Nutritional value

Microgreens have become popular due to their bright colours, delicate textures and flavour-enhancing properties as well as their nutritional value.

Different microgreens provide different nutritional profiles, and while all microgreens are exceptional sources of bioavailable nutrients, microgreens from the brassica family are particularly beneficial with their higher phenolic content, including glucosinolates, polyphenols, anthocyanins, indoles, isothiocyanates, flavonoids and sulforaphane. These include cabbage, Brussels sprouts, broccoli, cauliflower, mustard, kale, rocket, etc. There is research on sulforaphane from broccoli showing a powerful impact on protecting against many of the chronic illnesses that plague us today.

Generally, the nutrients highest in microgreens are vitamins K, C and A, folate, carotenoids and the minerals calcium, potassium, magnesium, selenium, copper and zinc — up to three times higher than sprouts.

The bioactive plant compounds in these tiny foods have significant antioxidant, anti-inflammatory, antimicrobial and blood-sugar regulating activity. They also improve liver detoxification pathways. Therefore, if eaten regularly, they may help protect against a range of chronic health disorders such as cardiovascular disease, cancer, diabetes, obesity, fatty liver and selected infections. The choice of microgreen plant will determine its health properties.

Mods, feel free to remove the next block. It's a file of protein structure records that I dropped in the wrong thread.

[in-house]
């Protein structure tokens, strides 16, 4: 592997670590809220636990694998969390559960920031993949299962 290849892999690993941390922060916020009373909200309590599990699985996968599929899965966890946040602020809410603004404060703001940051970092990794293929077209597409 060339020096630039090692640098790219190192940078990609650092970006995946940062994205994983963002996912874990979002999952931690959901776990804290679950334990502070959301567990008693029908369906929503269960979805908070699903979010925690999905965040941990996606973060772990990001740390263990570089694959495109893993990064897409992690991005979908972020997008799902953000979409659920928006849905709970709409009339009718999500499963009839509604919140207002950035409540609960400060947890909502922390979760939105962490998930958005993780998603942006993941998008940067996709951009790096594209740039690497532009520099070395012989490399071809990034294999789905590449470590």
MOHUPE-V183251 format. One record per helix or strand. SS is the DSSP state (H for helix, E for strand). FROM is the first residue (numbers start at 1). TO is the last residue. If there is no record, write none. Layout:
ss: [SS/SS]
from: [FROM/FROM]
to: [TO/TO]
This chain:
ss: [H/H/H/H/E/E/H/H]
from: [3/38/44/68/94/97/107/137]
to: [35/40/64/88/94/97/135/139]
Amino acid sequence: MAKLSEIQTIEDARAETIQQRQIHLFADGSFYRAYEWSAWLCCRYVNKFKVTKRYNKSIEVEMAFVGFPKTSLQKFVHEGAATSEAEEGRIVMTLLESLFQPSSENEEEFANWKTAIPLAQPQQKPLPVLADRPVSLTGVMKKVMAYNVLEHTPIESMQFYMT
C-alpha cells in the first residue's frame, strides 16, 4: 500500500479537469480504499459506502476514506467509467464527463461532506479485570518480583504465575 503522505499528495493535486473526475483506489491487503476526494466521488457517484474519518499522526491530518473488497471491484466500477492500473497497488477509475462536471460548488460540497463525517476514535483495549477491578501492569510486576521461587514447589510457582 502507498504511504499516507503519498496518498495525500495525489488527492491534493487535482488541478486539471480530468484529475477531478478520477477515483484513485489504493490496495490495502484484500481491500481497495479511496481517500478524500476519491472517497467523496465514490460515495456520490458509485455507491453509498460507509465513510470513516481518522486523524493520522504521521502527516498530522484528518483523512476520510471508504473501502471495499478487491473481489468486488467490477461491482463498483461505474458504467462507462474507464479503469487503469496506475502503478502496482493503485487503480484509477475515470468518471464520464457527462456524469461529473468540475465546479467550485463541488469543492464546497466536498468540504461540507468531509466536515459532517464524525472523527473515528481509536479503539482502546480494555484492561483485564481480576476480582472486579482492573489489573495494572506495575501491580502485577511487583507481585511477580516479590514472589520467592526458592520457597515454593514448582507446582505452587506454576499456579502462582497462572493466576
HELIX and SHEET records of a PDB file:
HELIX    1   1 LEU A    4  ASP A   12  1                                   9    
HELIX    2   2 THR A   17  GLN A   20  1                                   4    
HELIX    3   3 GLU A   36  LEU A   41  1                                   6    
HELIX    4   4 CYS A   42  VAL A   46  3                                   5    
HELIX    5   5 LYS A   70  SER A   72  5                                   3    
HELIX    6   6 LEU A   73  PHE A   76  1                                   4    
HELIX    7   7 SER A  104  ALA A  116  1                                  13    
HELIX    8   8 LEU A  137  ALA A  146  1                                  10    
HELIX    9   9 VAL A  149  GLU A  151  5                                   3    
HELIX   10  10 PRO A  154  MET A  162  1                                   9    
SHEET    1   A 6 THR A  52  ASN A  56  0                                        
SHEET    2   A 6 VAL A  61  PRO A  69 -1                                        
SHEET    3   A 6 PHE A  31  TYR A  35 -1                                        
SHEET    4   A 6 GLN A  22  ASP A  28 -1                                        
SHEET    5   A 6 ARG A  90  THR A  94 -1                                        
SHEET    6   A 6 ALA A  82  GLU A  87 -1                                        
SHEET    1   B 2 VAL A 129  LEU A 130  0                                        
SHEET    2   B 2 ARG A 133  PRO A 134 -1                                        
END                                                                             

Healing with microgreens

Microgreens have been shown to be effective in regulating cholesterol metabolism and reducing high cholesterol and LDLs. They also improve fatty liver and triglyceride synthesis (particularly red cabbage microgreens), C-reactive protein and tumour necrosis factor, major markers of inflammation in the liver that can be triggered by a high-fat diet.

In vitro and in vivo studies have been conducted showing significant anti-inflammatory, antioxidant and antiproliferative effects from the consumption of microgreens from the brassica family particularly. Research has shown positive outcomes from breast, bladder and colon cancer reduction.

Diabetes and obesity control
Fenugreek microgreens have been shown to be particularly useful in regulating abnormal blood glucose by decreasing glycation by up to 70 per cent compared to controls.

In vitro studies have been conducted showing that the powder from broccoli seeds, sprouts and microgreens has antimicrobial activity against gram-positive food-borne bacteria and fungi without inhibiting bifidobacteria and lactobacillus.

Home-grown nutrition

Due to their short growth cycle, microgreens provide a nutrient-dense food source, are produced with minimal input, can be grown at home and harvested as needed, have low environmental impacts, do not require chemicals or pesticides and are considered a “superfood” for the health-conscious. They are a potential global nutrient powerhouse.

References are available on request.

Dr Karen Bridgman

Dr Karen Bridgman

Karen Bridgman is a holistic practitioner at Lotus Health and Lotus Dental in Neutral Bay.